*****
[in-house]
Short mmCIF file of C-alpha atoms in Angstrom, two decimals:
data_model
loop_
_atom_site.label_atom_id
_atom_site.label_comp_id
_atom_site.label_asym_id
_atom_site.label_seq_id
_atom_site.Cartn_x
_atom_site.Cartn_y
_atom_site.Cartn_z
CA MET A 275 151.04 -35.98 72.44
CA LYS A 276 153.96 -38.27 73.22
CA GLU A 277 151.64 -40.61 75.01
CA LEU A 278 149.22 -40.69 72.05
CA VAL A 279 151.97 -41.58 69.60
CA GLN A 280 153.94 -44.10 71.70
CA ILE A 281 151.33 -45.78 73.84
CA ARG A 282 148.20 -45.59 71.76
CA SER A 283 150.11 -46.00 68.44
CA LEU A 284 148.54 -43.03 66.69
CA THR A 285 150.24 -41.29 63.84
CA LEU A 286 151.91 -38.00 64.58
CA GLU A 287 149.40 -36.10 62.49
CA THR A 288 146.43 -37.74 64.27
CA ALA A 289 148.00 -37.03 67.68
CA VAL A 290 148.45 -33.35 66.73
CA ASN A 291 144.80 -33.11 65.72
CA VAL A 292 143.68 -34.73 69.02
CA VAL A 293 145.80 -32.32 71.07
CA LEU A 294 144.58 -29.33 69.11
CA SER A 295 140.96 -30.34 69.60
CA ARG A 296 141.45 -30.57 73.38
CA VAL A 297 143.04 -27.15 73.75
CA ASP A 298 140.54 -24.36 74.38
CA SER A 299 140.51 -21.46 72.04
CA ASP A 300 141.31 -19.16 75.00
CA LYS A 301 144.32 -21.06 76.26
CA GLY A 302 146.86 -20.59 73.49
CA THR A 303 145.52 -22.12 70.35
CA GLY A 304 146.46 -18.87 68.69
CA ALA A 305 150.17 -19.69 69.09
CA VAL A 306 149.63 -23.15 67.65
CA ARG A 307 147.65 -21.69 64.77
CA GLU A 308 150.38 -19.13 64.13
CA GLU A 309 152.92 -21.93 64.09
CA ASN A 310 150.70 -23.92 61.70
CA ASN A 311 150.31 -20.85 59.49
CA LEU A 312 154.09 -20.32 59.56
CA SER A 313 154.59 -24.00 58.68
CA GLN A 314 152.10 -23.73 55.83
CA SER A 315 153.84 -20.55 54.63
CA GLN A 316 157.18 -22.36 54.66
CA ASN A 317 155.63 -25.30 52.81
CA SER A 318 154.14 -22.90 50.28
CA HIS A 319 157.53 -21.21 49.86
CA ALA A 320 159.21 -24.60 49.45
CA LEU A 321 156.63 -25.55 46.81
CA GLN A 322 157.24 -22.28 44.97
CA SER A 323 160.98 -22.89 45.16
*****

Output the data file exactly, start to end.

[in-house]
Short mmCIF file of C-alpha atoms in Angstrom, two decimals:
data_model
loop_
_atom_site.label_atom_id
_atom_site.label_comp_id
_atom_site.label_asym_id
_atom_site.label_seq_id
_atom_site.Cartn_x
_atom_site.Cartn_y
_atom_site.Cartn_z
CA MET A 275 151.04 -35.98 72.44
CA LYS A 276 153.96 -38.27 73.22
CA GLU A 277 151.64 -40.61 75.01
CA LEU A 278 149.22 -40.69 72.05
CA VAL A 279 151.97 -41.58 69.60
CA GLN A 280 153.94 -44.10 71.70
CA ILE A 281 151.33 -45.78 73.84
CA ARG A 282 148.20 -45.59 71.76
CA SER A 283 150.11 -46.00 68.44
CA LEU A 284 148.54 -43.03 66.69
CA THR A 285 150.24 -41.29 63.84
CA LEU A 286 151.91 -38.00 64.58
CA GLU A 287 149.40 -36.10 62.49
CA THR A 288 146.43 -37.74 64.27
CA ALA A 289 148.00 -37.03 67.68
CA VAL A 290 148.45 -33.35 66.73
CA ASN A 291 144.80 -33.11 65.72
CA VAL A 292 143.68 -34.73 69.02
CA VAL A 293 145.80 -32.32 71.07
CA LEU A 294 144.58 -29.33 69.11
CA SER A 295 140.96 -30.34 69.60
CA ARG A 296 141.45 -30.57 73.38
CA VAL A 297 143.04 -27.15 73.75
CA ASP A 298 140.54 -24.36 74.38
CA SER A 299 140.51 -21.46 72.04
CA ASP A 300 141.31 -19.16 75.00
CA LYS A 301 144.32 -21.06 76.26
CA GLY A 302 146.86 -20.59 73.49
CA THR A 303 145.52 -22.12 70.35
CA GLY A 304 146.46 -18.87 68.69
CA ALA A 305 150.17 -19.69 69.09
CA VAL A 306 149.63 -23.15 67.65
CA ARG A 307 147.65 -21.69 64.77
CA GLU A 308 150.38 -19.13 64.13
CA GLU A 309 152.92 -21.93 64.09
CA ASN A 310 150.70 -23.92 61.70
CA ASN A 311 150.31 -20.85 59.49
CA LEU A 312 154.09 -20.32 59.56
CA SER A 313 154.59 -24.00 58.68
CA GLN A 314 152.10 -23.73 55.83
CA SER A 315 153.84 -20.55 54.63
CA GLN A 316 157.18 -22.36 54.66
CA ASN A 317 155.63 -25.30 52.81
CA SER A 318 154.14 -22.90 50.28
CA HIS A 319 157.53 -21.21 49.86
CA ALA A 320 159.21 -24.60 49.45
CA LEU A 321 156.63 -25.55 46.81
CA GLN A 322 157.24 -22.28 44.97
CA SER A 323 160.98 -22.89 45.16